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Manatee Springs State Park

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Difficulty: Basic Scenery: Good
Location: Chiefland,
Levy County
Distance: 5.5 miles round-trip from Manatee Springs to Yellow Jacket.
Atlas: Page 70 A-1
Last Update: May 2006 Canoe OK: Yes

Photos only Photo-trip - limited details.


Twenty-Four miles of Suwannee River separates the Gulf of Mexico from Manatee Springs State Park, one of Florida's best parks to view the West Indian Manatee. It's hard to believe these 13 foot long, one-ton gray sea elephants (or sea cows as they are commonly referred to) make the journey to live and play in the spring's 72 degree year-round water. But you'll be glad they did. From the boardwalk, or a canoe seat, it's easy to spot their large gray bodies in the 1,000 foot spring run.

While manatee viewing is a highpoint, the park offers some wonderful opportunities for the paddler to explore north-central Florida waters and woodlands. The short 1,000 foot springrun offers inexperienced paddlers a good area to practice before heading out into the much larger Suwannee and canoes can be rented from the park's concessionaire.

At 2.75 miles south of the springs, the Yellow Jacket Campground makes a nice place to stop for lunch or for the more adventurous, a nine mile one-way (or 18 mile roundtrip) from Fanning Springs to Manatee Springs makes a great day trip. If you're tired from all that paddling, the park also offers hiking, biking, swimming, snorkeling and scuba diving.


From Chiefland, go north on US 19 (US 98) to Manatee Springs Road (SR 320). Turn west (left) and go six miles to the park entrance. A small fee is required. Follow signs to the Day Use Parking Lot to find the canoe launch.

Manatee Springs State Park Photographs

Manatee Springs;Spring.

Manatee Springs
Manatee Springs is the largest spring located within the 2,373 acre park. This first magnitude spring puts out 117 million gallons of 72 degree water a day. Unfortunately, paddling is not allowed at the springhead, but you can swim, snorkel and scuba dive in its crystal clear waters.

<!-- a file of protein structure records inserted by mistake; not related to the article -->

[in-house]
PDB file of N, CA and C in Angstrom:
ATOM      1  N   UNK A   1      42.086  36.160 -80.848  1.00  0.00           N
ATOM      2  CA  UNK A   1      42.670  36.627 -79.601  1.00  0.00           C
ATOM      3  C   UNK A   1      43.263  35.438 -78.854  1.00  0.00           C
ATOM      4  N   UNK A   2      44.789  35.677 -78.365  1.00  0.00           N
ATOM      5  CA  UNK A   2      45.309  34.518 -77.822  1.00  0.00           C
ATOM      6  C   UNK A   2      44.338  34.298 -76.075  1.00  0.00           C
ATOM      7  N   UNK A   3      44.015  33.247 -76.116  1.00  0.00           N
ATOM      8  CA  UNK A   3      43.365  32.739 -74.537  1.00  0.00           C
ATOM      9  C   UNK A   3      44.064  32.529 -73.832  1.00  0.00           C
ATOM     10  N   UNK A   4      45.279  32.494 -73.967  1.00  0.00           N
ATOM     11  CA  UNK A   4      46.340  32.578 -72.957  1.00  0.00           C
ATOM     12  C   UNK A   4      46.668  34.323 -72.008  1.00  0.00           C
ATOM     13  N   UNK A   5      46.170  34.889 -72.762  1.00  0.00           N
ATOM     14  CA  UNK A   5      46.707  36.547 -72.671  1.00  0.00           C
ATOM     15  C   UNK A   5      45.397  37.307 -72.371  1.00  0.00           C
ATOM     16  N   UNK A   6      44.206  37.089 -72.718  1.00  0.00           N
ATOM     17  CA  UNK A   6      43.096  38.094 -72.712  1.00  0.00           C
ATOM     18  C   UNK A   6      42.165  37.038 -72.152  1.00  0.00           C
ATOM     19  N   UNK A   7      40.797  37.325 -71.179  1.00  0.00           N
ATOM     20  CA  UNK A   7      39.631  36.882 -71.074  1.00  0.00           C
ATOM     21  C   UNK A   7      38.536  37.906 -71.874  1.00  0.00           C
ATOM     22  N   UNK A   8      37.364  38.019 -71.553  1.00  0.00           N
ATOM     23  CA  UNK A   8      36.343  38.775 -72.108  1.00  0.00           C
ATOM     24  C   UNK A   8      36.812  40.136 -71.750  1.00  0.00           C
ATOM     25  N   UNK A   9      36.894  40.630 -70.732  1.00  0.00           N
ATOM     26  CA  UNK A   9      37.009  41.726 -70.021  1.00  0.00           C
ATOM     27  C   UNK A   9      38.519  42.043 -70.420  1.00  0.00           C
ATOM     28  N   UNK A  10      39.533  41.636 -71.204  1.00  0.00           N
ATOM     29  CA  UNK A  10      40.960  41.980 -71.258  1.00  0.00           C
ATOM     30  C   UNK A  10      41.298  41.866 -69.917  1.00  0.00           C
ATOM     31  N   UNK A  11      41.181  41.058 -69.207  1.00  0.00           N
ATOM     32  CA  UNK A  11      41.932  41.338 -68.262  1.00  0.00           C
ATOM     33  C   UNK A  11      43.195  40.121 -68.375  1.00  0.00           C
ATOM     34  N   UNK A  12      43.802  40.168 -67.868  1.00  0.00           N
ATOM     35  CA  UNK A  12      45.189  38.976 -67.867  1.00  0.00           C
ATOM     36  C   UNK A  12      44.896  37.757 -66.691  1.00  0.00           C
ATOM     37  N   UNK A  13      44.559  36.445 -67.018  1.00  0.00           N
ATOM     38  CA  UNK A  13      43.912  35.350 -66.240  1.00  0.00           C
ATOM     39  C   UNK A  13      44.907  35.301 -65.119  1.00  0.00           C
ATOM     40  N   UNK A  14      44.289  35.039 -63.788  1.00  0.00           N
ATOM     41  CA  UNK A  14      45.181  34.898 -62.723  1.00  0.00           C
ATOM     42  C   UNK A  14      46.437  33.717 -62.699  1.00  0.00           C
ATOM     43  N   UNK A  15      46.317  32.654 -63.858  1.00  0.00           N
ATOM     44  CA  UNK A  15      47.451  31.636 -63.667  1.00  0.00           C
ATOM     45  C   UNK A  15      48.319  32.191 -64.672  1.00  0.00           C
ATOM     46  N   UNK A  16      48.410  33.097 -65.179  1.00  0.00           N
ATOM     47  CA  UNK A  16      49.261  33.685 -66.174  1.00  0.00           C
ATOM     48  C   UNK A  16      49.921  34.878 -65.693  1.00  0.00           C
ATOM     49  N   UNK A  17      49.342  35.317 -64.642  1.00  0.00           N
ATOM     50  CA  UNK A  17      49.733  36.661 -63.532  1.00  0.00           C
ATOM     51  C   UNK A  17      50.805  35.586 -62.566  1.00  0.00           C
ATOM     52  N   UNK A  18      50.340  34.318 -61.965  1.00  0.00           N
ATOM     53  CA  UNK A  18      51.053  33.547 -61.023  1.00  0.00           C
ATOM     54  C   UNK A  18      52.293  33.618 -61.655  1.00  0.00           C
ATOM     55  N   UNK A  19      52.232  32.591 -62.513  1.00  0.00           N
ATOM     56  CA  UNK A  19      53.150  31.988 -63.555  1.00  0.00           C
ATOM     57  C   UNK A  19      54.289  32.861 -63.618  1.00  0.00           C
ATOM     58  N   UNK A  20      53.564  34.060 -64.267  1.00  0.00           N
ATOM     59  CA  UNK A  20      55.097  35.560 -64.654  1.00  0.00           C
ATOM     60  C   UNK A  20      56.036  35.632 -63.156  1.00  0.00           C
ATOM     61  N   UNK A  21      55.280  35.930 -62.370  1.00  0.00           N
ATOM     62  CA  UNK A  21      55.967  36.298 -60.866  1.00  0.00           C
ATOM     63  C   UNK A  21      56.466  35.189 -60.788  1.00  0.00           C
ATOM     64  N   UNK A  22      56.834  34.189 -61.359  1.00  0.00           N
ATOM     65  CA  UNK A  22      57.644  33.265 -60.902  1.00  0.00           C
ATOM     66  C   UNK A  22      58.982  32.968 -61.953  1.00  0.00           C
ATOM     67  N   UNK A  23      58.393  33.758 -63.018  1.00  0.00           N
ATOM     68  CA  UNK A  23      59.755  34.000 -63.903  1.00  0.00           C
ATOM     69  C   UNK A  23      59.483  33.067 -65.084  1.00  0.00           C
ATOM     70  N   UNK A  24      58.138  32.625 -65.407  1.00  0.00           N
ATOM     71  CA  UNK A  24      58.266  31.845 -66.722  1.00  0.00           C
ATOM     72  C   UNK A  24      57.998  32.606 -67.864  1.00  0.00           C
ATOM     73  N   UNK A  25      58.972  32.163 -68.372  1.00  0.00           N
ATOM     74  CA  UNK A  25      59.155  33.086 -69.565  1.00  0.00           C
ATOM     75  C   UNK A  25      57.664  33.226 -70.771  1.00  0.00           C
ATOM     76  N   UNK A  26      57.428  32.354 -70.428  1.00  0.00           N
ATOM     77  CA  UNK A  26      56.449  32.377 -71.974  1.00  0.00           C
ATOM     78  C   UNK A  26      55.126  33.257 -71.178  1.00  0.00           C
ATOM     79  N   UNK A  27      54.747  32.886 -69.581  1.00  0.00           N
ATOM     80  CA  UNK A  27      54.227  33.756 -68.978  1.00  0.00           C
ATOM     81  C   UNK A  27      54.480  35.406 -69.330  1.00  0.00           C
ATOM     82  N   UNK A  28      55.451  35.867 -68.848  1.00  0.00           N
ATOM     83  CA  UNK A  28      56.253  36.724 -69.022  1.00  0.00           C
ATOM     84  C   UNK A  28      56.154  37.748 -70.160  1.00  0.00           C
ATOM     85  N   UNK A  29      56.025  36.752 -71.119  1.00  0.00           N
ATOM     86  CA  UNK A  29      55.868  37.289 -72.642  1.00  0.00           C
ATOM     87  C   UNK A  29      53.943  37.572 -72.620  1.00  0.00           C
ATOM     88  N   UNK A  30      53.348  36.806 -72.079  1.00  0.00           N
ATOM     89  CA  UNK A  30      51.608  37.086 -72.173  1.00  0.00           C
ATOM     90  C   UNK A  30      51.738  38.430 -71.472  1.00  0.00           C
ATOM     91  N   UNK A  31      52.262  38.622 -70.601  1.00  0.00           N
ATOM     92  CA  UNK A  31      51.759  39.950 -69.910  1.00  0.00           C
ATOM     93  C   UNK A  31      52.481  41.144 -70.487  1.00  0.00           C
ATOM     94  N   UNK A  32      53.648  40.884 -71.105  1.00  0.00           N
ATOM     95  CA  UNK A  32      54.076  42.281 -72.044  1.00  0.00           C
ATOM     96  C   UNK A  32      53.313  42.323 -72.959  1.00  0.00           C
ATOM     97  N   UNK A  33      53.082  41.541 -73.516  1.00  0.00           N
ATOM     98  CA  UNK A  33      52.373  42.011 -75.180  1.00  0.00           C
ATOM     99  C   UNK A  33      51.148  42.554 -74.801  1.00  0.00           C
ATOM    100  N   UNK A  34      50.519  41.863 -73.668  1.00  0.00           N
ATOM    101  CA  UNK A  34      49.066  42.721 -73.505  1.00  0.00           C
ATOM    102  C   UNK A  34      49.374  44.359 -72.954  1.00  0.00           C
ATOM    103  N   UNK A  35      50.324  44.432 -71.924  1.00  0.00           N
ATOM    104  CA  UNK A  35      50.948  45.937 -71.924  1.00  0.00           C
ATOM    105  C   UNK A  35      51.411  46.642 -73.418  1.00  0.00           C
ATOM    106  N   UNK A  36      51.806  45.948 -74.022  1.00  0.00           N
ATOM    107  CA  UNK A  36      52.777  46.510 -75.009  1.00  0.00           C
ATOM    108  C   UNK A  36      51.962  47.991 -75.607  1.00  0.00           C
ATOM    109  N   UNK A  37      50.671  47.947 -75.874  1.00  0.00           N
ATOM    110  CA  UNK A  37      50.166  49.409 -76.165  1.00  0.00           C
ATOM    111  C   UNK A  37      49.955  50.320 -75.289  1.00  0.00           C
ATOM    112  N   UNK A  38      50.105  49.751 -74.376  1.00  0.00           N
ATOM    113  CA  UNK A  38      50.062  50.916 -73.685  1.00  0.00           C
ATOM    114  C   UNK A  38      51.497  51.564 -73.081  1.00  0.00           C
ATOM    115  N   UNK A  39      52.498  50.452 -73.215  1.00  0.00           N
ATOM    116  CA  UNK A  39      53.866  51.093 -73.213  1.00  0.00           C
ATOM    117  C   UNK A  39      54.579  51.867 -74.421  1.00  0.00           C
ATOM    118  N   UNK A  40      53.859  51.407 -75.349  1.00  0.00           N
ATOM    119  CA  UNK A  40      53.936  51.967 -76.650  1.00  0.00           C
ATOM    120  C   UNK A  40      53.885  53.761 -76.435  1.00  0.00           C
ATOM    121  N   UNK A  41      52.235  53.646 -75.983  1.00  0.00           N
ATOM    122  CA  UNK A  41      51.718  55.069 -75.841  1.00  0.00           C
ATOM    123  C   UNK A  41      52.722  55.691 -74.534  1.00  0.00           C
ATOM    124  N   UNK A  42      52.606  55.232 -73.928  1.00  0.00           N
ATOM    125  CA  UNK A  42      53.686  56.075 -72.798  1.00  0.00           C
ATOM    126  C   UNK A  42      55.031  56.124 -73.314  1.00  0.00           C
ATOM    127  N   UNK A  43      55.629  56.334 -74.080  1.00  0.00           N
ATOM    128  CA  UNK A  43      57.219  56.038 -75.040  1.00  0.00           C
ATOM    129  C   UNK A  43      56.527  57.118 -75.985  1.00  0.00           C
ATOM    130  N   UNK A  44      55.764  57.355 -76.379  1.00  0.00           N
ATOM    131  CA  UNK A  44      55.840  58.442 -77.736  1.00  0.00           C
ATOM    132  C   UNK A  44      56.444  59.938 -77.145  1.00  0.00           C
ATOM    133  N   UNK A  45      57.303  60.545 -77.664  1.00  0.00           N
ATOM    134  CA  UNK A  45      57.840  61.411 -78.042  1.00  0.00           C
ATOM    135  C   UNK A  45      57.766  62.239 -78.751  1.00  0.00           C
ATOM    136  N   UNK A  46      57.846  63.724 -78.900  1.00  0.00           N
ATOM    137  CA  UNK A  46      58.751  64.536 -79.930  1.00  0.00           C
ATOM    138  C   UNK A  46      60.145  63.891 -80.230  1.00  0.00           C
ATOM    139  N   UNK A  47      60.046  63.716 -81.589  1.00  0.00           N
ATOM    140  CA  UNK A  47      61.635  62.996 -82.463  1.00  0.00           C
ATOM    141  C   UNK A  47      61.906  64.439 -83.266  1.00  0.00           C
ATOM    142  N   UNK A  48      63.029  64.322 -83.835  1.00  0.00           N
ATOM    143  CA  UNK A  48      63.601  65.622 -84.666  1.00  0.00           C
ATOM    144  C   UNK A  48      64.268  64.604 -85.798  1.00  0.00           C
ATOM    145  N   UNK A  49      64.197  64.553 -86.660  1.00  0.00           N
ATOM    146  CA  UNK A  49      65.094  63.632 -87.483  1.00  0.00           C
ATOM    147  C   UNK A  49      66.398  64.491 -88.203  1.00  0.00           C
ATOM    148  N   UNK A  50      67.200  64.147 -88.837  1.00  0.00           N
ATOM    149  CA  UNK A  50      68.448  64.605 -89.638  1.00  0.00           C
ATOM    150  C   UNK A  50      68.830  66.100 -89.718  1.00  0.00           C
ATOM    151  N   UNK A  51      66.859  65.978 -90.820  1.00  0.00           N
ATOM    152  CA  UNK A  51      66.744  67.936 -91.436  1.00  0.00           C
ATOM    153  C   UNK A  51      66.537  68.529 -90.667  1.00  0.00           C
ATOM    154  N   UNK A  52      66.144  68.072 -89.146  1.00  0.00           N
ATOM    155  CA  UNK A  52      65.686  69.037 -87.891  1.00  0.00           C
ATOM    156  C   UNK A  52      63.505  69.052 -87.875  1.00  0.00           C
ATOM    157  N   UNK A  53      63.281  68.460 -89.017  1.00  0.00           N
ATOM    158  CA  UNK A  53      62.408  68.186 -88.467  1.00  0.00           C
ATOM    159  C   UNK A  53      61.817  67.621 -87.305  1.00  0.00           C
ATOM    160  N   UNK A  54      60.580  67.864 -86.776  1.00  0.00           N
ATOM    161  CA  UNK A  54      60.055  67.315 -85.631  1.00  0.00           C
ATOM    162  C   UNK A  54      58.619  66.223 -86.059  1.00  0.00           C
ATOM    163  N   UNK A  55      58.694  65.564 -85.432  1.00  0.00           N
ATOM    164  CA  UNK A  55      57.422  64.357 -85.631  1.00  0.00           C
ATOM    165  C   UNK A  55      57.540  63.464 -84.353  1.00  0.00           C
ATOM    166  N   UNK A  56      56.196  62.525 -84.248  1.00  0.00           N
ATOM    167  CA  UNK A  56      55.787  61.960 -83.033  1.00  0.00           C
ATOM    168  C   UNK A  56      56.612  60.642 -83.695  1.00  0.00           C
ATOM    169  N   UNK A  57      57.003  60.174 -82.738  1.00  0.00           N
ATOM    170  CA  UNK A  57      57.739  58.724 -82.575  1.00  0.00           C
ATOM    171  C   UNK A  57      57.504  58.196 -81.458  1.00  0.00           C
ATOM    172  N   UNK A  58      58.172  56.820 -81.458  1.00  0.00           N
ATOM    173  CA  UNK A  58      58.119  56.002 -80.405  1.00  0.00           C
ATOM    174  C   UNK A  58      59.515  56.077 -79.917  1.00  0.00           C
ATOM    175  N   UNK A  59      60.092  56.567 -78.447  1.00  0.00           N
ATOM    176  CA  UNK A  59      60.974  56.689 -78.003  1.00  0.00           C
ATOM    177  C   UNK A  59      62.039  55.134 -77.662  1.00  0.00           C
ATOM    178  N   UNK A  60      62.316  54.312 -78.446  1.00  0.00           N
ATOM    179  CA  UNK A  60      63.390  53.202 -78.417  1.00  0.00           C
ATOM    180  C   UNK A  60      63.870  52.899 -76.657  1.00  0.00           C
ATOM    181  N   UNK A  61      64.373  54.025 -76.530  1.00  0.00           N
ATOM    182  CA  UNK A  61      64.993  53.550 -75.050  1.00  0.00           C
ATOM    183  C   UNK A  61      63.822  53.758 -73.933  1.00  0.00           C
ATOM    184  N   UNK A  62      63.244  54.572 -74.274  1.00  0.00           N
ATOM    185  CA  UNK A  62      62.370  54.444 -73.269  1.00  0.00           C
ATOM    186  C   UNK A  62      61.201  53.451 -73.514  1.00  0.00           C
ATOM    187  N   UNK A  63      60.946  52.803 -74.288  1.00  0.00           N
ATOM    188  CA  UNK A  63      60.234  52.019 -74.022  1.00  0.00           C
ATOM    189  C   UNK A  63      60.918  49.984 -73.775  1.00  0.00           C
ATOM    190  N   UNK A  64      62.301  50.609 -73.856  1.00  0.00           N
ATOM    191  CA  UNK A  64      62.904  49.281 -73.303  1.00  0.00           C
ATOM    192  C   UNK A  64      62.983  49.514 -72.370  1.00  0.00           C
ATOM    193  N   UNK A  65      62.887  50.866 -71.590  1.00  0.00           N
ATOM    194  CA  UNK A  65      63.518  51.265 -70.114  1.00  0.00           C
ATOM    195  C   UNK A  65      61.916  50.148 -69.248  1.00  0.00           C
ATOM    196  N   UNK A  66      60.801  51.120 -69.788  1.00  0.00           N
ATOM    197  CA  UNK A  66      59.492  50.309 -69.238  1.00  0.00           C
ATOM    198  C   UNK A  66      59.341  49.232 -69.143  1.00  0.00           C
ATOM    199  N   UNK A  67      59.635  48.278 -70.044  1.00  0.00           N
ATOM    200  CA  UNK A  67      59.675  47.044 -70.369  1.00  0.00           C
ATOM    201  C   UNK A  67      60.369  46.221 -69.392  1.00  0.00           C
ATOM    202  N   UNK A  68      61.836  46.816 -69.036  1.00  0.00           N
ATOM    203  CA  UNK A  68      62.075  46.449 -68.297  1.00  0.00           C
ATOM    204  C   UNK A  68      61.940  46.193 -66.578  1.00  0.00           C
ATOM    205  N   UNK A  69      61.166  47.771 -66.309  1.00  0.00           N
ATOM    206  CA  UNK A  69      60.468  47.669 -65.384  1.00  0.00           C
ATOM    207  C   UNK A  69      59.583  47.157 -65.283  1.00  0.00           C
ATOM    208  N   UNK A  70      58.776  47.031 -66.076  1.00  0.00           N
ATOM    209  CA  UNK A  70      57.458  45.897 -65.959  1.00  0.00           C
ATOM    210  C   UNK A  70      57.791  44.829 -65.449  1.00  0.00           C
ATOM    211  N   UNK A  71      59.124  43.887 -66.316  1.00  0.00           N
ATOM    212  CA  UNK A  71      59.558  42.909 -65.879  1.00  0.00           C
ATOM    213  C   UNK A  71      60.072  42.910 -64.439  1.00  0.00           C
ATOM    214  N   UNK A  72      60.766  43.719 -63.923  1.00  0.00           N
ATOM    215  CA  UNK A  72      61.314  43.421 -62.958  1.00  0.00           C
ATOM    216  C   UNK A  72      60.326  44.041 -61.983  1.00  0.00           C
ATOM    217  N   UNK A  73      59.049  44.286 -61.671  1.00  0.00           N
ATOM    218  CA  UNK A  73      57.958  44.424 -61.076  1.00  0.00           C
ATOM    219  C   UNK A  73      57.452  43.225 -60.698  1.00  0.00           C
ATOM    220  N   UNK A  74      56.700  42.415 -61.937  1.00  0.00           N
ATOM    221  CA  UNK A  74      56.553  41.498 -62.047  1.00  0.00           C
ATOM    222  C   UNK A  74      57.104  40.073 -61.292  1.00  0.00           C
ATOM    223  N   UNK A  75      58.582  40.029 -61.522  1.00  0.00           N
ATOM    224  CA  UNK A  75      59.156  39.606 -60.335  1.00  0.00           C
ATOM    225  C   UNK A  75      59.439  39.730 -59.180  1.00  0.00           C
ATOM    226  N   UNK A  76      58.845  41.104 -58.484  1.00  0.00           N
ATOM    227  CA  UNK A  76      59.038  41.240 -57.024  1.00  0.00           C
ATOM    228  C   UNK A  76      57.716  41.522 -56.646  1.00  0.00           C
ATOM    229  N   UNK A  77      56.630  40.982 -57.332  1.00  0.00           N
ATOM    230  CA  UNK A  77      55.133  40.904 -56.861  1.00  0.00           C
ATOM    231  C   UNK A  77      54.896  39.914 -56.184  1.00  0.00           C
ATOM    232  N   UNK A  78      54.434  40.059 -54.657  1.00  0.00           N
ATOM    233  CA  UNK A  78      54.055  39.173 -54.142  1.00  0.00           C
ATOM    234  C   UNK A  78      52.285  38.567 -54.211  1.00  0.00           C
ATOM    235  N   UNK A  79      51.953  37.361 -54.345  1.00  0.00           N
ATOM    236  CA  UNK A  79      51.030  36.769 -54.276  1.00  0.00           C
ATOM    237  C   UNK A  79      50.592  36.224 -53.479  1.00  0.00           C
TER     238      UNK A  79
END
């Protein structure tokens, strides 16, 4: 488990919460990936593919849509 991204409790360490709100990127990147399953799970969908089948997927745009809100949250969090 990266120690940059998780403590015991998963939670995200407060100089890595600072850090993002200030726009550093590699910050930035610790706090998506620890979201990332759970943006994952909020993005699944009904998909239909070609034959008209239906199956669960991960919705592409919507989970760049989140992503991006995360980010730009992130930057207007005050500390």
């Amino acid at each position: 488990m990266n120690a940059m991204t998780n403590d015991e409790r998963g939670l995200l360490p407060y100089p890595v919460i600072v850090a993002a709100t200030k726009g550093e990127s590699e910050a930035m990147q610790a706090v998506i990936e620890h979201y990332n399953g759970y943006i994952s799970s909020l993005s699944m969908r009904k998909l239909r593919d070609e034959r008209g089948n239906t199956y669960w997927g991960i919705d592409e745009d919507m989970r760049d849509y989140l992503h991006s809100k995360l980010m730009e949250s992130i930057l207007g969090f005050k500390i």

Manatee Springs;Camping;Camp;Tent.

The park features 94 camp sites within three loops. All sites have electricity, a picnic table, fire ring and each loop has restrooms with showers and dump stations. The Hickory Loop is best if you tent camp. Call Reserve America at 1-800-326-3521 for more info.
Manatee Springs;Manatee;Florida Manatee;Sea Cow.

Florida Manatees
With a name like Manatee Springs State Park, it would be natural to find manatees, right? If you answered YES, you're correct. During cooler months (November - April) you can see Manatees playing, feeding and resting in the warm spring run. We spotted 9 during a November trip.
Manatee Springs;Suwannee;Suwannee River.

Suwannee River
The Suwannee River is located a short 1,000 feet down the spring run. Starting in Georgia's Okefenokee swamp, the river runs for over 260 miles to the Gulf of Mexico. At Manatee Springs, the river is tea colored, 200-300 yards wide and appeared to have light boat traffic. 24 miles downstream is the Gulf.
Manatee Springs;Environment.

Oaks, magnolia, cypress, maple, cedar and hickory trees are easily spotted throughout the park. Besides manatees, alligators, snakes, raccoons, squirrels and a wide variety of fish and birds are some of the local wildlife. It's common to see deer wandering the campgrounds at dawn and dusk.
Manatee Springs;Yellow Jacket.

Yellow Jacket
Yellow Jacket in Old Town makes a great place to take a break or camp if you don't want to stay at the state park. It's 2.75 miles downriver from Manatee Springs on the west side of the river.